confidenceIt is human nature to want to feel important. But, really, if people valued themselves more and relied less on the opinions of others this urge would be fulfilled. I’m sure people who exude Humility have mastered this.

Ironically, isn’t it funny that it is viewed in society as a good thing to have people want to be like you and have what you have? (A discussion for another blog.)

And while we may be all quick to persecute someone who is arrogant or prideful, perhaps we should ponder this thought for a moment:

“There is one vice of which no man in the world is free; which everyone in the world loathes when he sees it in someone else; and of which hardly any people, ever imagine that they are guilty themselves. There is no fault which makes a man more unpopular, and no fault which we are more unconscious of in ourselves. And the more we have it ourselves, the more we dislike it in others. The vice I am talking of is Pride or Self-Conceit.” ~C.S. Lewis

So, is a measure of how arrogant we each are simply a reflection of how much we despise this character flaw in another person? The more we hate arrogance, the more likely we are arrogant???

Think about that thought for a second.

We may all be guilty of demonstrating shades of arrogance in our lifetime. However, being mindful of when and why they occur may help to reduce their occurrences. And for those who are generally arrogant individuals, rather than be annoyed the next time we encounter an arrogant individual, perhaps we should probably feel sympathy. Their attempts at appearing magnanimous may be simply their attempt to show they matter to you.

Pondering,
Nicole

Written by

Dr. Nicole Forrester is an Olympian High Jumper, Commonwealth Games Gold Medalist, Mental and High Performance Consultant, and Professor. She believes and is committed to the pursuit of excellence. Nicole is the founder of Optimal Zone Inc. a consultant company which specializes in helping athletes and organizations reach and sustain high performance through training and developmental programs. Additionally, she has worked as a reporter, television host and blogger with CBC, and has provided content and comment for CTV, Rogers and Discovery Health Channel. Her blogs include high performance and lifestyle. Occasionally, she likes to push the envelope, blogging on taboo topics she references as Achtung Series!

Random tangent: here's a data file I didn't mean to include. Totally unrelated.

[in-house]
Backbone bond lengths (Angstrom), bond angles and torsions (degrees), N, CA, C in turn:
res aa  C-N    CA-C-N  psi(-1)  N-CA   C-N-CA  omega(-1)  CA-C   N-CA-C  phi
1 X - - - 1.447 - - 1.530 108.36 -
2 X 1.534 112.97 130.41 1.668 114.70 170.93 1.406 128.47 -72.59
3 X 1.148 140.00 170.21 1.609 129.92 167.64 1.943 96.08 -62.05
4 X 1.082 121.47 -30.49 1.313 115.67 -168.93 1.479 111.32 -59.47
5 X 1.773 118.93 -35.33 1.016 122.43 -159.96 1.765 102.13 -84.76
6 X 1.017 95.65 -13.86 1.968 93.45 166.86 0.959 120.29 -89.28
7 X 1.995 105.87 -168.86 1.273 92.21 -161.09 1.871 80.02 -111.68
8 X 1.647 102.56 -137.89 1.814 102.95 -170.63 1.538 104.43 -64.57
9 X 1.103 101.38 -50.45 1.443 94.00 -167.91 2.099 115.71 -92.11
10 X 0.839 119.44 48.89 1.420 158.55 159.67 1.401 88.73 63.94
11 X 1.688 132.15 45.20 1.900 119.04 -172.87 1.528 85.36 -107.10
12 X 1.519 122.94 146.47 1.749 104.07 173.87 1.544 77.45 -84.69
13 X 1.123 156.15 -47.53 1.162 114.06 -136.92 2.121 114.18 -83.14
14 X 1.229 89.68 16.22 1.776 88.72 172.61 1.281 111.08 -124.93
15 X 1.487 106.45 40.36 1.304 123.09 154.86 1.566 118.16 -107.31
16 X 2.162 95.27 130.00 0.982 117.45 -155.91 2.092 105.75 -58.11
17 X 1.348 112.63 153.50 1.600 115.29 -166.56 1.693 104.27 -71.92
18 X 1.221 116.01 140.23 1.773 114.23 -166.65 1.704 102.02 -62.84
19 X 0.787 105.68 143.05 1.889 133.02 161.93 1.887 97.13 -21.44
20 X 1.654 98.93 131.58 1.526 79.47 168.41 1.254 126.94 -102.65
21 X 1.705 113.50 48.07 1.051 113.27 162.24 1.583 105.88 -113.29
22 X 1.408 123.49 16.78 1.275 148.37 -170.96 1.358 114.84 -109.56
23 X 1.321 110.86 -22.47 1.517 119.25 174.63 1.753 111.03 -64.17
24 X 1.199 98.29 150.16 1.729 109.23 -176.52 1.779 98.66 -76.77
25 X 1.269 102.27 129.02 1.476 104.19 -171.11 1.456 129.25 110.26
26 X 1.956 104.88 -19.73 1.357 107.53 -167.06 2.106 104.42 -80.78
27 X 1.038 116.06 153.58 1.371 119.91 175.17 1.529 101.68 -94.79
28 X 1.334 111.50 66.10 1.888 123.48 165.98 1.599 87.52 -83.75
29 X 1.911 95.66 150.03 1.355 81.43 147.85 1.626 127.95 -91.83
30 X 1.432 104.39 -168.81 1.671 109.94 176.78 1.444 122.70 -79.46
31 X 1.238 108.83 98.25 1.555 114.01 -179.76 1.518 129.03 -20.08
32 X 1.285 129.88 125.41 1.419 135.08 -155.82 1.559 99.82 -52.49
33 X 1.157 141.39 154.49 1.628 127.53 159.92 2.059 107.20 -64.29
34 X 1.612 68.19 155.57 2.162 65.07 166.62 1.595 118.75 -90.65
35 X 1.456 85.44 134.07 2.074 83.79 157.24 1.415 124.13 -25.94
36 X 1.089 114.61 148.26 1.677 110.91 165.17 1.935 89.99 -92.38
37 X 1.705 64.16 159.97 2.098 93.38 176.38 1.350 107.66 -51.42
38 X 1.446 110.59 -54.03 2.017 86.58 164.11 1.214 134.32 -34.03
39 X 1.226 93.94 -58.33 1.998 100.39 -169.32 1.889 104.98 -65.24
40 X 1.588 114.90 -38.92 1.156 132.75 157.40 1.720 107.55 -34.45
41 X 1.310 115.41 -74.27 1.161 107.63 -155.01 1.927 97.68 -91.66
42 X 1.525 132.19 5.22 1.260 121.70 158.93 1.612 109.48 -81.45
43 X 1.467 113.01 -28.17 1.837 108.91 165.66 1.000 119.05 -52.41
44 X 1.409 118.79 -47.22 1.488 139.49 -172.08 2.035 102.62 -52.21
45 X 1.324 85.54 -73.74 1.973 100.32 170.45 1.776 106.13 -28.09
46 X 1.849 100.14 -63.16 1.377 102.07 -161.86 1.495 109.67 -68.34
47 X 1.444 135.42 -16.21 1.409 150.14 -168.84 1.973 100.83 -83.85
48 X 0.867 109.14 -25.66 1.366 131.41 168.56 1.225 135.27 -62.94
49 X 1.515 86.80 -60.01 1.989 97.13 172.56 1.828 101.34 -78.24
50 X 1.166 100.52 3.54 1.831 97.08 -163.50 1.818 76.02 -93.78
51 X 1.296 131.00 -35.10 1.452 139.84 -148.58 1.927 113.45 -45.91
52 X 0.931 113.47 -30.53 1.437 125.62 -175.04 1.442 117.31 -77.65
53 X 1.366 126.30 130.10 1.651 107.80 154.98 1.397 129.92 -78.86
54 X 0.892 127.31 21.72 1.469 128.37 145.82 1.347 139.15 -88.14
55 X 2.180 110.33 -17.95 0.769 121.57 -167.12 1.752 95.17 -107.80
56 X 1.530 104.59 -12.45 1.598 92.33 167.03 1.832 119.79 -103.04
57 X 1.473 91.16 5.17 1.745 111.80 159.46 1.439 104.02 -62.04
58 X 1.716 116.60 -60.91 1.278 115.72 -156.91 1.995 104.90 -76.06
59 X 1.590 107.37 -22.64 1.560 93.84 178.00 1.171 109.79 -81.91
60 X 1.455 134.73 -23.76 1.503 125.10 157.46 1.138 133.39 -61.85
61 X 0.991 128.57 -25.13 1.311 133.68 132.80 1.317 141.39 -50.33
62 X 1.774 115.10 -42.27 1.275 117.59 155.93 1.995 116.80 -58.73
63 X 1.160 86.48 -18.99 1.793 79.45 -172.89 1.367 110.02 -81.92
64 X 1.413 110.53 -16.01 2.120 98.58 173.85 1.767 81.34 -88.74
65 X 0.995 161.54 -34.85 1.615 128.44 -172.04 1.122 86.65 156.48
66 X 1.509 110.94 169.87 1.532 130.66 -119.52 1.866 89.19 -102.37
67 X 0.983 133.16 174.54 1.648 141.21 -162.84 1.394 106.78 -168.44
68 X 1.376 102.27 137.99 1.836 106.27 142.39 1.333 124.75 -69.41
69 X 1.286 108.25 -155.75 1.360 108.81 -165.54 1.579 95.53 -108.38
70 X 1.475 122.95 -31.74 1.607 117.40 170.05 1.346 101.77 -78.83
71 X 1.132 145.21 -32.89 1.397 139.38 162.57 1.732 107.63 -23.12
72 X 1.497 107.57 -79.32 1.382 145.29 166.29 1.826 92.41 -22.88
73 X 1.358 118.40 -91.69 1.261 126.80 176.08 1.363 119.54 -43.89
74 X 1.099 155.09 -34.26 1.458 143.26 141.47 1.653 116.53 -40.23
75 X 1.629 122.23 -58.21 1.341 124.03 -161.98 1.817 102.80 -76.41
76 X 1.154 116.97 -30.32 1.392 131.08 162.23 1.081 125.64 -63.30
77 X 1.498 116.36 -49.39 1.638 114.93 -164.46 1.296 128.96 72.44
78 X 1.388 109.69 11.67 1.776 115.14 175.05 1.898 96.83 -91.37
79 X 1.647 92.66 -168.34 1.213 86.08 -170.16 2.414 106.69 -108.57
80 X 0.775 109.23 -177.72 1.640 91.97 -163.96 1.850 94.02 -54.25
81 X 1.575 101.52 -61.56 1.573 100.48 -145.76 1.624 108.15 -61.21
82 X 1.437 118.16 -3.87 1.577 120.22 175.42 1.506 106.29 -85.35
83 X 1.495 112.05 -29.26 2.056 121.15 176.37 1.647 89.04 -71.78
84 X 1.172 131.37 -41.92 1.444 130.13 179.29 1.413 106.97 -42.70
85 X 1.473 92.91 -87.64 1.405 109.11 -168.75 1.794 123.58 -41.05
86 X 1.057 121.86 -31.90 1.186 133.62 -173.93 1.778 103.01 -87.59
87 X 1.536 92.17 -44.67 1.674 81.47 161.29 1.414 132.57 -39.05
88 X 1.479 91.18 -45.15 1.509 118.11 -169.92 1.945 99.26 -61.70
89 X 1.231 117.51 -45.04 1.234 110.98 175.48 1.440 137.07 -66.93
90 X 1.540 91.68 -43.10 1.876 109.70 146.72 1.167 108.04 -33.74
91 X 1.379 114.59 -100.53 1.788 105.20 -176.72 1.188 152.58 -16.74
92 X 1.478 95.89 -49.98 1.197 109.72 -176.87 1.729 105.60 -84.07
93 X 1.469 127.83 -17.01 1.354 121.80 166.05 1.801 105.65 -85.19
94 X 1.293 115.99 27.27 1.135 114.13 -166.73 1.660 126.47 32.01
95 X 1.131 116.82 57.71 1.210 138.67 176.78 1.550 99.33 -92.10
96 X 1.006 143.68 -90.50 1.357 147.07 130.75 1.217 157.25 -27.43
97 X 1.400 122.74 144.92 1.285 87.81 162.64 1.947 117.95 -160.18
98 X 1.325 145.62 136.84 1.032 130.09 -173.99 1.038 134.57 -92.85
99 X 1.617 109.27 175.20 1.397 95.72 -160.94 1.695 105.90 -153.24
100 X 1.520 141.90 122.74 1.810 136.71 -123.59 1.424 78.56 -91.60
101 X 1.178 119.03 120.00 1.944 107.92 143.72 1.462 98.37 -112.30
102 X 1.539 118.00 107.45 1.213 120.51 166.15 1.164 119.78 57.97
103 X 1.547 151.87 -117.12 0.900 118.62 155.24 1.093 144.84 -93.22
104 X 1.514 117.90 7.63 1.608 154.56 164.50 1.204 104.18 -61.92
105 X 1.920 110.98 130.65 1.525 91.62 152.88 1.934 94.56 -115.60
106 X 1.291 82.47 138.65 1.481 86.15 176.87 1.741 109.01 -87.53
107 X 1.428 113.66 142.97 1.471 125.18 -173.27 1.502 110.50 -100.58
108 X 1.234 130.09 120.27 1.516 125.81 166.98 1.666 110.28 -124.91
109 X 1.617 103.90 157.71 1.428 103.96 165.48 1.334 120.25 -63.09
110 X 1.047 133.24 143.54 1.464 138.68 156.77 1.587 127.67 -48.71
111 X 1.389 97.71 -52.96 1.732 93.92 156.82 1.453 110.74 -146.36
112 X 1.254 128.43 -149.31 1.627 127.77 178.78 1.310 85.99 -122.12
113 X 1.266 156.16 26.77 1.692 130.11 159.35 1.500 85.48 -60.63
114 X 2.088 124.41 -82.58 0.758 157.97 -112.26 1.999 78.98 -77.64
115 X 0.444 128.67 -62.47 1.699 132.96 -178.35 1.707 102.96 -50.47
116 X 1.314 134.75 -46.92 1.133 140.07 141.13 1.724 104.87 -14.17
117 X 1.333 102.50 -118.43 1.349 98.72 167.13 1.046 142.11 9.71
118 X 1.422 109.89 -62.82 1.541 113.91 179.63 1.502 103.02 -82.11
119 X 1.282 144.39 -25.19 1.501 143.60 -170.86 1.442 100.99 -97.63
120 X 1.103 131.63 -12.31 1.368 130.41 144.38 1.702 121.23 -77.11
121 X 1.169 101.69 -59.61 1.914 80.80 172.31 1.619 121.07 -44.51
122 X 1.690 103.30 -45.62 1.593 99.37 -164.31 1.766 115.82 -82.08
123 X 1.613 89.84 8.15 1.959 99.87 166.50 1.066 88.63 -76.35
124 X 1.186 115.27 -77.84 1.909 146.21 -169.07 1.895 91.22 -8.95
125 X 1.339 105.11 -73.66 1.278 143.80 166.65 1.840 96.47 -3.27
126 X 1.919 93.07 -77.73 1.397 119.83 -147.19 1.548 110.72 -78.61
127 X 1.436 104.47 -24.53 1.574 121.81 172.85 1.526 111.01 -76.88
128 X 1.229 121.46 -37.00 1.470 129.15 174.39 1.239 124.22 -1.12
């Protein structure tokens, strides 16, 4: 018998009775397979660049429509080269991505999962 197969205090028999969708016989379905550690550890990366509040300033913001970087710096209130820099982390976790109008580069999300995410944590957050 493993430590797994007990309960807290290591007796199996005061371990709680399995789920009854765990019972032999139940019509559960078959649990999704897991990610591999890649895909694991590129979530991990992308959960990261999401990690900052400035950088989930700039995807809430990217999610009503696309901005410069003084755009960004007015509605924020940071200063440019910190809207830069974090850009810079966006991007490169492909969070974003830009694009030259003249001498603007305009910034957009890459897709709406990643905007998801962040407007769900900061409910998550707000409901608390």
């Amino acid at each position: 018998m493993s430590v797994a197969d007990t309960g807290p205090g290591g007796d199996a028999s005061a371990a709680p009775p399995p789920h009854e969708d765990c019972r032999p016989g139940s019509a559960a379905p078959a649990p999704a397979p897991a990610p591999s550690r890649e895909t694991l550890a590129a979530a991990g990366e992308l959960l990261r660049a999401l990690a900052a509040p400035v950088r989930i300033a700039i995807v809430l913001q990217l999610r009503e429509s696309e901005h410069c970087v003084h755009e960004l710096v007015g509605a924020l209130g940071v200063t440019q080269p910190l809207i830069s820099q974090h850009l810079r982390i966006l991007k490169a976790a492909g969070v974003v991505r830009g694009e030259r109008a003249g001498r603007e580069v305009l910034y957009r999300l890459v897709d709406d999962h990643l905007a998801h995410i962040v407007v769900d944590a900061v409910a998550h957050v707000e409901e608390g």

1 Comments to “The Vice of Arrogance – ACHTUNG, Baby!”

  1. [...] Today’s blog is a continuation from my previous blog on arrogance. I believe arrogance and pride are closely related, and the strongest deterrent to these vices is humility. As I reflect on the many people who inspire me and make me want to be a better version of myself, they all have the incredible virtue of humility. It is truly a remarkable virtue. And while we may have moments of arrogance or pride (as I’m not sure anyone is free of sometimes falling short in these domains), we can try to counter that with greater demonstrations of humility. [...]